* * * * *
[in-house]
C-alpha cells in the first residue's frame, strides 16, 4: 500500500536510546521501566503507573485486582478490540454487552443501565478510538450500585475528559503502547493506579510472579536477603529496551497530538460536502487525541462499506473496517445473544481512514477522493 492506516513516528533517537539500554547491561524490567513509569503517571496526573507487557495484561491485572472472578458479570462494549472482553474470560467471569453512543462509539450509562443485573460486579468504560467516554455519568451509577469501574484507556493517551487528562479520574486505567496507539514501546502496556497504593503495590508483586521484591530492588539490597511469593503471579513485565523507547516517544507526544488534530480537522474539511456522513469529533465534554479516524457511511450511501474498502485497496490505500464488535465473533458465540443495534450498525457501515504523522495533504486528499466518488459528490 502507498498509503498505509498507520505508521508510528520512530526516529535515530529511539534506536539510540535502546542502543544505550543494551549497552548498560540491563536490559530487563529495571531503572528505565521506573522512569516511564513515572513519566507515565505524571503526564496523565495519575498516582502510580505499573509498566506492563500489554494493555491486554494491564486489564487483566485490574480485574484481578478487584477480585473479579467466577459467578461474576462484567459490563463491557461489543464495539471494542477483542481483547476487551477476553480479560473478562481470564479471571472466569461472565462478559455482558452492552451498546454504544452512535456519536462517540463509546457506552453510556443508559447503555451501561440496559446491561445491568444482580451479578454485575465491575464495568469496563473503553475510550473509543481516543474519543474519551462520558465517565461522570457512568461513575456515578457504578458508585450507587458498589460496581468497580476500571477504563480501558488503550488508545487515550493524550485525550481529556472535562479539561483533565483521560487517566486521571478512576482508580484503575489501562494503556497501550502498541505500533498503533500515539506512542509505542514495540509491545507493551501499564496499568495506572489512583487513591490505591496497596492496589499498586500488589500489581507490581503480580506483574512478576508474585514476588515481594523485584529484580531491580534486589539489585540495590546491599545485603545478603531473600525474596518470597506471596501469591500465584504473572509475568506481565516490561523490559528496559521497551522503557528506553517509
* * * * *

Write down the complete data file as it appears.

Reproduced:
[in-house]
C-alpha cells in the first residue's frame, strides 16, 4: 500500500536510546521501566503507573485486582478490540454487552443501565478510538450500585475528559503502547493506579510472579536477603529496551497530538460536502487525541462499506473496517445473544481512514477522493 492506516513516528533517537539500554547491561524490567513509569503517571496526573507487557495484561491485572472472578458479570462494549472482553474470560467471569453512543462509539450509562443485573460486579468504560467516554455519568451509577469501574484507556493517551487528562479520574486505567496507539514501546502496556497504593503495590508483586521484591530492588539490597511469593503471579513485565523507547516517544507526544488534530480537522474539511456522513469529533465534554479516524457511511450511501474498502485497496490505500464488535465473533458465540443495534450498525457501515504523522495533504486528499466518488459528490 502507498498509503498505509498507520505508521508510528520512530526516529535515530529511539534506536539510540535502546542502543544505550543494551549497552548498560540491563536490559530487563529495571531503572528505565521506573522512569516511564513515572513519566507515565505524571503526564496523565495519575498516582502510580505499573509498566506492563500489554494493555491486554494491564486489564487483566485490574480485574484481578478487584477480585473479579467466577459467578461474576462484567459490563463491557461489543464495539471494542477483542481483547476487551477476553480479560473478562481470564479471571472466569461472565462478559455482558452492552451498546454504544452512535456519536462517540463509546457506552453510556443508559447503555451501561440496559446491561445491568444482580451479578454485575465491575464495568469496563473503553475510550473509543481516543474519543474519551462520558465517565461522570457512568461513575456515578457504578458508585450507587458498589460496581468497580476500571477504563480501558488503550488508545487515550493524550485525550481529556472535562479539561483533565483521560487517566486521571478512576482508580484503575489501562494503556497501550502498541505500533498503533500515539506512542509505542514495540509491545507493551501499564496499568495506572489512583487513591490505591496497596492496589499498586500488589500489581507490581503480580506483574512478576508474585514476588515481594523485584529484580531491580534486589539489585540495590546491599545485603545478603531473600525474596518470597506471596501469591500465584504473572509475568506481565516490561523490559528496559521497551522503557528506553517509